In addition, she continued to play theater, among others at the side of Hans-Joachim Kulenkampff . In addition, she was seen in numerous other television roles, such as in several crime episodes in Tatort and in A Case for Two as well as in 1976 in the successful HR three-part The Winter That Was a Summer (based on the novel of the same name by Sandra Paretti ) with Günter Strack and Christian Quadflieg in the leading roles or in 1984 in the historical four-parter Die Schöne Wilhelmine as Landgravine of Hessen-Darmstadt at the side of Rainer Hunold .

In 1971 she gave up her regular theater engagement in Bielefeld and fulfilled a long-standing "heartfelt wish", as she called it. She founded her own dialect theater in her hometown, the Frankfurter Volkstheater , which she directed until her death. Initially, the game was played in the Great Hall of the People's Education Center . On June 18, 1971, the curtain rose for the first time there for the oldest Frankfurt local posse by Carl Malß , The Old Citizen Captain . In the first year there were also performances in the open air in the courtyard of the Dominican monastery, where the theater performed regularly in summer for more than 40 years. Without a permanent house, the stage then moved through various town houses, finally got its first long-term quarters in the Haus der Jugend and, from 1975, finally in a historical location, in the Cantate Hall next to the Goethehaus. Regular guest performances at the castles Eppstein and Königstein were added.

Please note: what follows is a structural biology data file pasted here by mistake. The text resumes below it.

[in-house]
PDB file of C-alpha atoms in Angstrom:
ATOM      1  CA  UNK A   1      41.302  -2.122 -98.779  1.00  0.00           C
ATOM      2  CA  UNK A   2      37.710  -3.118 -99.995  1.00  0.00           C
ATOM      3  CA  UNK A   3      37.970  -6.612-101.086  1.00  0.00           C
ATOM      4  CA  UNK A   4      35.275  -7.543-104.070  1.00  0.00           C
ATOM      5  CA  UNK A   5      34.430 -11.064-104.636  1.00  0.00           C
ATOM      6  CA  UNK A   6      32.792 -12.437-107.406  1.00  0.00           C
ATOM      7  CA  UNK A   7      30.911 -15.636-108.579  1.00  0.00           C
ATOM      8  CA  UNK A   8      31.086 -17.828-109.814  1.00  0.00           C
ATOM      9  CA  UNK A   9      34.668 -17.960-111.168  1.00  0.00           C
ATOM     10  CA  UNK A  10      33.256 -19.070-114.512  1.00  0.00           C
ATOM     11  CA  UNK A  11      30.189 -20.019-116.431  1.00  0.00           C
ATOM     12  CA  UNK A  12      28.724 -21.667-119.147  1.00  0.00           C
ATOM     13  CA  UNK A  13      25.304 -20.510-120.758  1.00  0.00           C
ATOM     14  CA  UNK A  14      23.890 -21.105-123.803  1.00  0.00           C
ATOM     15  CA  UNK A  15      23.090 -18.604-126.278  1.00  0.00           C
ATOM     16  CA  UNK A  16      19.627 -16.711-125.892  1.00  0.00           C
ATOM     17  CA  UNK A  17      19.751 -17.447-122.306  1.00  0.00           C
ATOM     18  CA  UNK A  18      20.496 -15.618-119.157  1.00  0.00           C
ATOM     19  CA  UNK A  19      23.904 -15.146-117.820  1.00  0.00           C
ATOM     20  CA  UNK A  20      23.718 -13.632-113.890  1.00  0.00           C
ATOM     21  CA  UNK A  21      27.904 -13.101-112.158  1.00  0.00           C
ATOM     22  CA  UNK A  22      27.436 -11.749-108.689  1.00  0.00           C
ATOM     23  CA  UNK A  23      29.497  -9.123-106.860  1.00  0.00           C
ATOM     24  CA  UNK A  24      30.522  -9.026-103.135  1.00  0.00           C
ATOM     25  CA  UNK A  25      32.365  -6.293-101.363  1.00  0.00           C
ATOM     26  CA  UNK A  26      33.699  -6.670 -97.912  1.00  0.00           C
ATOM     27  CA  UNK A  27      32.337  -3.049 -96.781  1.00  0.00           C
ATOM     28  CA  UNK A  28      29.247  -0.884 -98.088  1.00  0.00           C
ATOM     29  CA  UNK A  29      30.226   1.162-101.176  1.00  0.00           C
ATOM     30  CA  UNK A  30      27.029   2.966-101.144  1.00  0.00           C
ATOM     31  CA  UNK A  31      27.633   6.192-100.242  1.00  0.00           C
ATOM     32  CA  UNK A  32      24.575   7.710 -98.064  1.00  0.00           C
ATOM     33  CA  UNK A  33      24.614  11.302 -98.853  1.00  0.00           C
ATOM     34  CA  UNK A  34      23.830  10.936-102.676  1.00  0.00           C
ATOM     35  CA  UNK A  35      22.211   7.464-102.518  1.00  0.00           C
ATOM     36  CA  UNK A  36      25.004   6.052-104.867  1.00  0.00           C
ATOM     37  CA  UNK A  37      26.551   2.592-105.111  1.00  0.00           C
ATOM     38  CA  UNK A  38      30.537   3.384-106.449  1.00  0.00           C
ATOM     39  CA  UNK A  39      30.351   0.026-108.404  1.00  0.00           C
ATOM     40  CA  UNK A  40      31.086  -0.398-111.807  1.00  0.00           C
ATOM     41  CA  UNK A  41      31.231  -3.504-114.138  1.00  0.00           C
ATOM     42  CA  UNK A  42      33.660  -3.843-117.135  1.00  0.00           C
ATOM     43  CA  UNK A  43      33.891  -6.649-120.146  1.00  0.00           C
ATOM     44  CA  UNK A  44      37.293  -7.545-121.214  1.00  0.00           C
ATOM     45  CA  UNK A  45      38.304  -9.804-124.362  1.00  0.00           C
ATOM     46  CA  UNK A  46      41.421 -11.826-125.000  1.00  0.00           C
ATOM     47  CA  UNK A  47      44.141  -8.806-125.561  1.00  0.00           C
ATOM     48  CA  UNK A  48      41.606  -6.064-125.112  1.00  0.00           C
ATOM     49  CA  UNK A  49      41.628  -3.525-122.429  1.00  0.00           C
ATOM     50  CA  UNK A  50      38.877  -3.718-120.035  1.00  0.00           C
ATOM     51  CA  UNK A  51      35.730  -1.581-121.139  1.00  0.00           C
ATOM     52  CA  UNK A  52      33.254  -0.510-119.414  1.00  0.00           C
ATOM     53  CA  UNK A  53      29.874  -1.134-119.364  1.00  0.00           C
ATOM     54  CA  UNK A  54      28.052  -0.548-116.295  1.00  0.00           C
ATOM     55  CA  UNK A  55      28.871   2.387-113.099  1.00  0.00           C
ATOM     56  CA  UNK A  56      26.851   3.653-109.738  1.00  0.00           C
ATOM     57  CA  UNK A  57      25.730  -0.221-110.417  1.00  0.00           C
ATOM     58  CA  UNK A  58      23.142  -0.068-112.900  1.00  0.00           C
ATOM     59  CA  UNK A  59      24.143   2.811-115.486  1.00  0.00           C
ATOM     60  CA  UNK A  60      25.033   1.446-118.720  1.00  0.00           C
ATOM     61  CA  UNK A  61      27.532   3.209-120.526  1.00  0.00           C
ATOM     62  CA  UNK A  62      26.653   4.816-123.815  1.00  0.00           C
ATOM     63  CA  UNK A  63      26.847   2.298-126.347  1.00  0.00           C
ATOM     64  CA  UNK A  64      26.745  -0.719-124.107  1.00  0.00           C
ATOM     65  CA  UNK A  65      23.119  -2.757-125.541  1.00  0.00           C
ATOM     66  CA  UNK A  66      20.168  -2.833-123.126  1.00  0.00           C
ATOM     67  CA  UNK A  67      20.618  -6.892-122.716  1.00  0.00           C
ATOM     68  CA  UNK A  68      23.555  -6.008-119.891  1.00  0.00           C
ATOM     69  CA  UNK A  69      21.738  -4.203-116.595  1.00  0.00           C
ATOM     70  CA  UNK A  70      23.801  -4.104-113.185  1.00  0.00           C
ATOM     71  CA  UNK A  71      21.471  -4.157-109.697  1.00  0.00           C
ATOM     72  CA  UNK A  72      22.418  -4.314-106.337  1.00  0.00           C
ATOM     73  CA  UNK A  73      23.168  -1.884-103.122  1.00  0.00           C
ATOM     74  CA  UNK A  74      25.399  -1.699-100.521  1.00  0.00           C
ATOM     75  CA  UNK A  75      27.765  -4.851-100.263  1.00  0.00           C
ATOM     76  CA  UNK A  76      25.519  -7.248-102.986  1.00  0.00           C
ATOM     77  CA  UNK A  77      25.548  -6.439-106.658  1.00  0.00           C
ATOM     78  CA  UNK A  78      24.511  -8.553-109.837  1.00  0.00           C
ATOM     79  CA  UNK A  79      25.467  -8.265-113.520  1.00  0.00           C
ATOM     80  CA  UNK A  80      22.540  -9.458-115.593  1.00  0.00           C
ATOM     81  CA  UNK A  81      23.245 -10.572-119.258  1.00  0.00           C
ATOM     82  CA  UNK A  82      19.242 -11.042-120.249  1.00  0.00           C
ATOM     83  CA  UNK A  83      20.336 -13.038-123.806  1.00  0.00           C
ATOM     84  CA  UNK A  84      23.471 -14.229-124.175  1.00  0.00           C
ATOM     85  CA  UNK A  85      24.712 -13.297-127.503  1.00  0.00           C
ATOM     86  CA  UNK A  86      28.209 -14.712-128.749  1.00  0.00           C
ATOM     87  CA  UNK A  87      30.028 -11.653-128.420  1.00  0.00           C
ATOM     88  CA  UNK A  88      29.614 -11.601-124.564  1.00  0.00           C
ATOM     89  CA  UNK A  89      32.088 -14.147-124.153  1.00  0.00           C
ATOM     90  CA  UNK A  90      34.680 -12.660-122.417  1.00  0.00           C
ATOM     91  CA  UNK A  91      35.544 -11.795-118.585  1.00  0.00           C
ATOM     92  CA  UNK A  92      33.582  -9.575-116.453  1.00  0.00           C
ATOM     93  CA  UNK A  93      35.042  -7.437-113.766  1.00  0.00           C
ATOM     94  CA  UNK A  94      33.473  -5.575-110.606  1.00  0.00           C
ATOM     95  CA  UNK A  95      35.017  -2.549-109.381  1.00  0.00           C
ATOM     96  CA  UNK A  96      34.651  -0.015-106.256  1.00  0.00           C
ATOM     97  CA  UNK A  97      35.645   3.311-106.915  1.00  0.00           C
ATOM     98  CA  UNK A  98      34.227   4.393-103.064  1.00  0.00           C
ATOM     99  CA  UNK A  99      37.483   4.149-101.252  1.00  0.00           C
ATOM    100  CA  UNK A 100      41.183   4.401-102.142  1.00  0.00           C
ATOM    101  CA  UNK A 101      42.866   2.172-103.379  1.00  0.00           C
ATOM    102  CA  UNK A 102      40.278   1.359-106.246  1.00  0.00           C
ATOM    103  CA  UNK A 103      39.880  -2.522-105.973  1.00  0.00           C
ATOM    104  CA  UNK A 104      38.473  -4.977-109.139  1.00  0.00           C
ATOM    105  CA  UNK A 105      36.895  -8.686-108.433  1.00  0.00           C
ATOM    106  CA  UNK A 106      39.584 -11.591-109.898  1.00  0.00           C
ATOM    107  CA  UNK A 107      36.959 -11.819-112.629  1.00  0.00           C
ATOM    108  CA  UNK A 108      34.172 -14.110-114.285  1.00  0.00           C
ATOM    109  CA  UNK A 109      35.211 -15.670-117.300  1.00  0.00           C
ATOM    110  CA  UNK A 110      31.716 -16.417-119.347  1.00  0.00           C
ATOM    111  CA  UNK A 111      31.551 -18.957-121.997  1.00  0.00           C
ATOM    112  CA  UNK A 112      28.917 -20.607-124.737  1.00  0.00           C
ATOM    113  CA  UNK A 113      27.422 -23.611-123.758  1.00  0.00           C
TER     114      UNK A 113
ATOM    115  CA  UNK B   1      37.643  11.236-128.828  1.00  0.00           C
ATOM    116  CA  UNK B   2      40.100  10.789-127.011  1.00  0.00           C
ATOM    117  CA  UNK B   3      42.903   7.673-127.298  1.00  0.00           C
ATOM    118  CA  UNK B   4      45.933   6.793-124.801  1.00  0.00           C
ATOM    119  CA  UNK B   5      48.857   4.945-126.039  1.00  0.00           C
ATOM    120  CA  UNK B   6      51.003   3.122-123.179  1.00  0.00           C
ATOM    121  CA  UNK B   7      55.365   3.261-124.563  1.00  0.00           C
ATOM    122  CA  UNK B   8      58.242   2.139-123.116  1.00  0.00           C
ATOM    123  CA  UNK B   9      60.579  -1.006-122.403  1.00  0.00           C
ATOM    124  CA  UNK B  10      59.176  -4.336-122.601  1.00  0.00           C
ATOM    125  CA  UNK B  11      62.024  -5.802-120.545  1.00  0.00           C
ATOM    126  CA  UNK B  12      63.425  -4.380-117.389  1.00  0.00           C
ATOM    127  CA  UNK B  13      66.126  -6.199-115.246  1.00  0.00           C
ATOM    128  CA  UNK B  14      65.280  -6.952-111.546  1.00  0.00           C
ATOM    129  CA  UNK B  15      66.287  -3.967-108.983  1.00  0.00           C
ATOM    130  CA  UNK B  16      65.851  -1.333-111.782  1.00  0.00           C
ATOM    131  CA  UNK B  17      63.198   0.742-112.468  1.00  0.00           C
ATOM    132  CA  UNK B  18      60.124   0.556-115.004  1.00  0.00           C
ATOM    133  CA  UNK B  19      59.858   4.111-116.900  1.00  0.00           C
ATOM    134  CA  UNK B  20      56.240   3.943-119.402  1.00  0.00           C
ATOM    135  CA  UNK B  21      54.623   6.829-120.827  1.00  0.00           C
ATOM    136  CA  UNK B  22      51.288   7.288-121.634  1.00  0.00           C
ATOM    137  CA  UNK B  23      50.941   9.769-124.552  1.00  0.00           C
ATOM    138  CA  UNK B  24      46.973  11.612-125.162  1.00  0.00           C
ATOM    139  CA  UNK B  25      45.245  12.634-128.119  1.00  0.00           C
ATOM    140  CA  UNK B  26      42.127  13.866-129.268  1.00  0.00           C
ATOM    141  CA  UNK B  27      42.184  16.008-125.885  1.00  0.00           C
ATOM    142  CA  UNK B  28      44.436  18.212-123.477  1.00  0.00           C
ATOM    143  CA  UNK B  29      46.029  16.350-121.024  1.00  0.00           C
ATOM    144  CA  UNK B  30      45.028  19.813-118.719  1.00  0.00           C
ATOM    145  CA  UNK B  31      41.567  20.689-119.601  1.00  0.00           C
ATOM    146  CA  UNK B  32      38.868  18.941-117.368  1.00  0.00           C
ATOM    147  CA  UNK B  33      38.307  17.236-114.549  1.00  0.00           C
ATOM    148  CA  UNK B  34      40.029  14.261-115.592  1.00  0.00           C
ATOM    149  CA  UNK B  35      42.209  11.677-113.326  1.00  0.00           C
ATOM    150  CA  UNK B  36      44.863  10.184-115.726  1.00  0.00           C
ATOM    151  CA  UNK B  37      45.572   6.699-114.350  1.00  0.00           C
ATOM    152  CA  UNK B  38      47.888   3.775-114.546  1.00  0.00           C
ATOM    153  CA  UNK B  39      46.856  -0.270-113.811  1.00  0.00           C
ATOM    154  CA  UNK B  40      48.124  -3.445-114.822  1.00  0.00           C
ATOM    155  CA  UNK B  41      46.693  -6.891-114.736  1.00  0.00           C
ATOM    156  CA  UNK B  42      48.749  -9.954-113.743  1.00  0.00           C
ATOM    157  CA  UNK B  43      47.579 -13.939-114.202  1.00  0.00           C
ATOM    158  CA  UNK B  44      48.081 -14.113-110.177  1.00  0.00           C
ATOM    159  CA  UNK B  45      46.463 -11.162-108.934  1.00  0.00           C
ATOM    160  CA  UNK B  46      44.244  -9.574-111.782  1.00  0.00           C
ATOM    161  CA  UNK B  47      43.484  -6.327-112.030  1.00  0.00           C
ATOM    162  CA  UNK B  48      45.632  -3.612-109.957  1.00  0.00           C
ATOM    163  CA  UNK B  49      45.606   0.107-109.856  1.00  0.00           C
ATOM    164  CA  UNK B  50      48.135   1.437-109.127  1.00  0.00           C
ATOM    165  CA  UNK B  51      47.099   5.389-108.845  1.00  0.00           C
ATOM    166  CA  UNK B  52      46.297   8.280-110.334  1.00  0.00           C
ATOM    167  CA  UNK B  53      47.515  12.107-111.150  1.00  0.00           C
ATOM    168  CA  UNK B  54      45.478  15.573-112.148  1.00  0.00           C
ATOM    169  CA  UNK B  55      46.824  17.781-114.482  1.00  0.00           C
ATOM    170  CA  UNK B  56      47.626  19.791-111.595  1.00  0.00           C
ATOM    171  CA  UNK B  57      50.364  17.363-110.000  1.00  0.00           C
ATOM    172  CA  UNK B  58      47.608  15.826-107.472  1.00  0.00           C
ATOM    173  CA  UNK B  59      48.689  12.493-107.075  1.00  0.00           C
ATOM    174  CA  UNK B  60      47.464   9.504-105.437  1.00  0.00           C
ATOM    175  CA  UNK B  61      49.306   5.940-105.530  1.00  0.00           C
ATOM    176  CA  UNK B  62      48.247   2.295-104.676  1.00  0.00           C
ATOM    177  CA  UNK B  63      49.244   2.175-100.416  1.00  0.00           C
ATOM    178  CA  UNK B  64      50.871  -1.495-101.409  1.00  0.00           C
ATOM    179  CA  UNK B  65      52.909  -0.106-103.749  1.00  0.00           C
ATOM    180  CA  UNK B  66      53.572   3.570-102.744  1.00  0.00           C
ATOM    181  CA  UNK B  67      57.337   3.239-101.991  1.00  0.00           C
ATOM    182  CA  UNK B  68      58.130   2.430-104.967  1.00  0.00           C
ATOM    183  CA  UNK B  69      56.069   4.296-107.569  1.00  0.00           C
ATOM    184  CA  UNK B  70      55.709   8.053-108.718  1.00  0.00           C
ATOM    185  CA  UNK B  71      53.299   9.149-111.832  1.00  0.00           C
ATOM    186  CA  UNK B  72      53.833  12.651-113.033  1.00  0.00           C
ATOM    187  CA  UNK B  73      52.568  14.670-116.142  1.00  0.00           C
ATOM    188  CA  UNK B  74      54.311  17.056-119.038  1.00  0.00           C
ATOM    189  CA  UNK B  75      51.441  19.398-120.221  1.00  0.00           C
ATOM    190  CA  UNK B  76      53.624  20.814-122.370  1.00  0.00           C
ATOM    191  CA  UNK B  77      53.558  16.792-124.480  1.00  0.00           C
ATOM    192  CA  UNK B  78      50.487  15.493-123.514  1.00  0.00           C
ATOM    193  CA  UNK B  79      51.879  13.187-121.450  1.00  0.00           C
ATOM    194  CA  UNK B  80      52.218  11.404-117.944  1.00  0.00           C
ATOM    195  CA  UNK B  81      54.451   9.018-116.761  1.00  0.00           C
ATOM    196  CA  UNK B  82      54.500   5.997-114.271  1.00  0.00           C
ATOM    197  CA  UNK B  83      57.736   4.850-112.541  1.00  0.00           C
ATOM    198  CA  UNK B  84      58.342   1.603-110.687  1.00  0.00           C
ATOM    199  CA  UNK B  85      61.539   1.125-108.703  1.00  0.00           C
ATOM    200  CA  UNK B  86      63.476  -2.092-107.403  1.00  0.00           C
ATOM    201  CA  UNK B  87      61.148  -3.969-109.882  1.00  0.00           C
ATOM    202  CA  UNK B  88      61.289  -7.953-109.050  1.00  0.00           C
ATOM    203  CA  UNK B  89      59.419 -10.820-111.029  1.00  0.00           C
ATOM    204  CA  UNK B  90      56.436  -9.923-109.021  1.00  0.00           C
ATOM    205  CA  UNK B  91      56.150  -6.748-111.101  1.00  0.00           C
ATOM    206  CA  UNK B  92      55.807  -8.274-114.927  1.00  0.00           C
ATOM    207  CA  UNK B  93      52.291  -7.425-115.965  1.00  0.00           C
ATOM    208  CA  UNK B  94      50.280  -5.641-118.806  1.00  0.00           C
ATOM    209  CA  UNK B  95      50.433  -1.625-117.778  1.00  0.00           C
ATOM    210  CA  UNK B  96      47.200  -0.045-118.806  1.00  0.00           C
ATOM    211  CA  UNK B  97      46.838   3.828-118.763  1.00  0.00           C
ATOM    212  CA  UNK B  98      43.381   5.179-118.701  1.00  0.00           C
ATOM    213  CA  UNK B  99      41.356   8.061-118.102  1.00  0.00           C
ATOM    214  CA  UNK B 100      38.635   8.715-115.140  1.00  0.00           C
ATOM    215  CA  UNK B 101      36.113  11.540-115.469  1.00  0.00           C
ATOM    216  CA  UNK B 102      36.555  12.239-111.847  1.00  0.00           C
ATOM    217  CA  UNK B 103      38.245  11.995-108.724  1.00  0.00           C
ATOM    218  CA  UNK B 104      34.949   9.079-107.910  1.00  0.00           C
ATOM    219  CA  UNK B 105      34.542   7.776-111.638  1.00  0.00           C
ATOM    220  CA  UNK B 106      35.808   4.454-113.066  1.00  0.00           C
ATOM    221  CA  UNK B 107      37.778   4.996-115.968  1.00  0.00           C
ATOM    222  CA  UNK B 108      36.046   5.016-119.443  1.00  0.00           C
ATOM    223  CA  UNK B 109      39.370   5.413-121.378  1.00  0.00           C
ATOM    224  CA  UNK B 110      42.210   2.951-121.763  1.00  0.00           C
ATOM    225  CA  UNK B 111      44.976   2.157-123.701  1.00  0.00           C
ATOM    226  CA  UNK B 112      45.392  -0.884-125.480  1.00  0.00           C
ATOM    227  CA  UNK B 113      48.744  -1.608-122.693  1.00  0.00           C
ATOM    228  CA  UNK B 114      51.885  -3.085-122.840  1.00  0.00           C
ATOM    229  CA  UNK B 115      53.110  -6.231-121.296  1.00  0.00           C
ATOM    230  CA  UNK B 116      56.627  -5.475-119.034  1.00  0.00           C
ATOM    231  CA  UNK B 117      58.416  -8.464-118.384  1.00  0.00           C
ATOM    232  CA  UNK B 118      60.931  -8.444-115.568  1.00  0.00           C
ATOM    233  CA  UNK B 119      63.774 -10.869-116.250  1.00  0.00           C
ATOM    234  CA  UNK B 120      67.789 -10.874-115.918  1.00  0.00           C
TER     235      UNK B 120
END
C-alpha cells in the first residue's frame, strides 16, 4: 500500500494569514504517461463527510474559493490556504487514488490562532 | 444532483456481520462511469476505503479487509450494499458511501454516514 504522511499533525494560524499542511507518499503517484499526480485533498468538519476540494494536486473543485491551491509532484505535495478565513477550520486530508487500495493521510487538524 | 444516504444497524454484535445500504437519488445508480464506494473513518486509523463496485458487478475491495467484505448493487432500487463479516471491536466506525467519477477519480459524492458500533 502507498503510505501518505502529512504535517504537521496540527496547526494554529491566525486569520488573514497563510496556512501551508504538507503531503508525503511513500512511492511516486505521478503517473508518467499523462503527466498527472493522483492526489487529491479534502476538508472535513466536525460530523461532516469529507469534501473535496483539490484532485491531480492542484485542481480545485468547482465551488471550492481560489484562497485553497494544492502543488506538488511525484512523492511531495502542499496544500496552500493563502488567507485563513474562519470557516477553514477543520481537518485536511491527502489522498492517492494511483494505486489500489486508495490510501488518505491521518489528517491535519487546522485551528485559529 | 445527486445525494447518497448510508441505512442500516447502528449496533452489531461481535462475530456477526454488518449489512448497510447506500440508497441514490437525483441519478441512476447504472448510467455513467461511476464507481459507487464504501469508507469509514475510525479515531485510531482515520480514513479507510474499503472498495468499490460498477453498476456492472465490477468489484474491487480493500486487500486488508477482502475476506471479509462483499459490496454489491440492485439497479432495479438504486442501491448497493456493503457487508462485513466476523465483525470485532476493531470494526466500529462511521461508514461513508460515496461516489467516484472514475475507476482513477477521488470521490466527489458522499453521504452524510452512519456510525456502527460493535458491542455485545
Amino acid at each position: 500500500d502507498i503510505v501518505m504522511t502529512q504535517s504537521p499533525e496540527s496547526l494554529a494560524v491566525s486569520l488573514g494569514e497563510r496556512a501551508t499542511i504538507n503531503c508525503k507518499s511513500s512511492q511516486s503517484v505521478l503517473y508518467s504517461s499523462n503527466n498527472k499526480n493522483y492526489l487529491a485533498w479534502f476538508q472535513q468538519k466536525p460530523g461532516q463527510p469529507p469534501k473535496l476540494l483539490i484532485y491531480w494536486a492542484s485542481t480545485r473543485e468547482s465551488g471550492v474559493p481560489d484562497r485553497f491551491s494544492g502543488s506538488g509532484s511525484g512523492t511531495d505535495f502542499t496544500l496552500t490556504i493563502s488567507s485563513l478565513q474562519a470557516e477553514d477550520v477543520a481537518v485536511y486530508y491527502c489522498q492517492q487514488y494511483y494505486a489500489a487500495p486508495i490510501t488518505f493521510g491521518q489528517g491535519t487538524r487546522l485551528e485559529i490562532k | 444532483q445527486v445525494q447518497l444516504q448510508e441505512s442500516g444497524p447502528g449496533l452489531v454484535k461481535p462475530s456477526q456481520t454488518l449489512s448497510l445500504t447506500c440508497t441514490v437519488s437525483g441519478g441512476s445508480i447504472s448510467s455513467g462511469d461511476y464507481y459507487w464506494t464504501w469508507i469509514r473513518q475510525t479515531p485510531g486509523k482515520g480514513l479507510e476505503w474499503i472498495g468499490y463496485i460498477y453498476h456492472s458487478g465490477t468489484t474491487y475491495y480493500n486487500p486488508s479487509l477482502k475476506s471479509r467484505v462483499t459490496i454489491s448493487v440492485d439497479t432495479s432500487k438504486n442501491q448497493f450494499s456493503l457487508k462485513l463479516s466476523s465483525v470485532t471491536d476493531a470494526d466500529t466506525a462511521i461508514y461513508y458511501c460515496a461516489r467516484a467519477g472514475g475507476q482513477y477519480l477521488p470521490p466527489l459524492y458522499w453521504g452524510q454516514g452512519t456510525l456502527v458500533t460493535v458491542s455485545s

Liesel Christ in "The Five Frankfurter" (Photo: Stugrapho)

The theater set itself the task of maintaining the tradition of folk plays in Frankfurt dialect and at the same time implementing them in a contemporary way. Until recently, numerous modern folk pieces were premiered in the Cantate Hall. Liesel Christ set standards with her claim to also do literary folk theater with pieces from world literature such as Goethe's Urfaust in Frankfurterisch. With countless successful productions by long-time in-house director Wolfgang Kaus and guest performances, including several to Israel , the small dialect stage has become a recognized institution. Hessischer Rundfunk recorded many of the productions for its television program. The repertoire of the Volkstheater ranged from the local comedy Die five Frankfurter by Carl Rössler to the musical Schwank à la Die wilde Auguste with music by Walter Kollo to Brecht's mother Courage and her children , Christ's most symbolic role. She made her last stage appearance in February 1995 as Gudula Rothschild in The Five Frankfurter .

In parallel to her theater work, Liesel Christ took on other television roles and again celebrated successes with a Hessian series: Between 1989 and 1993 she played the role of sexton Agnes Bebel in Mit Leib und Seele in 51 episodes for ZDF, alongside Günter Strack .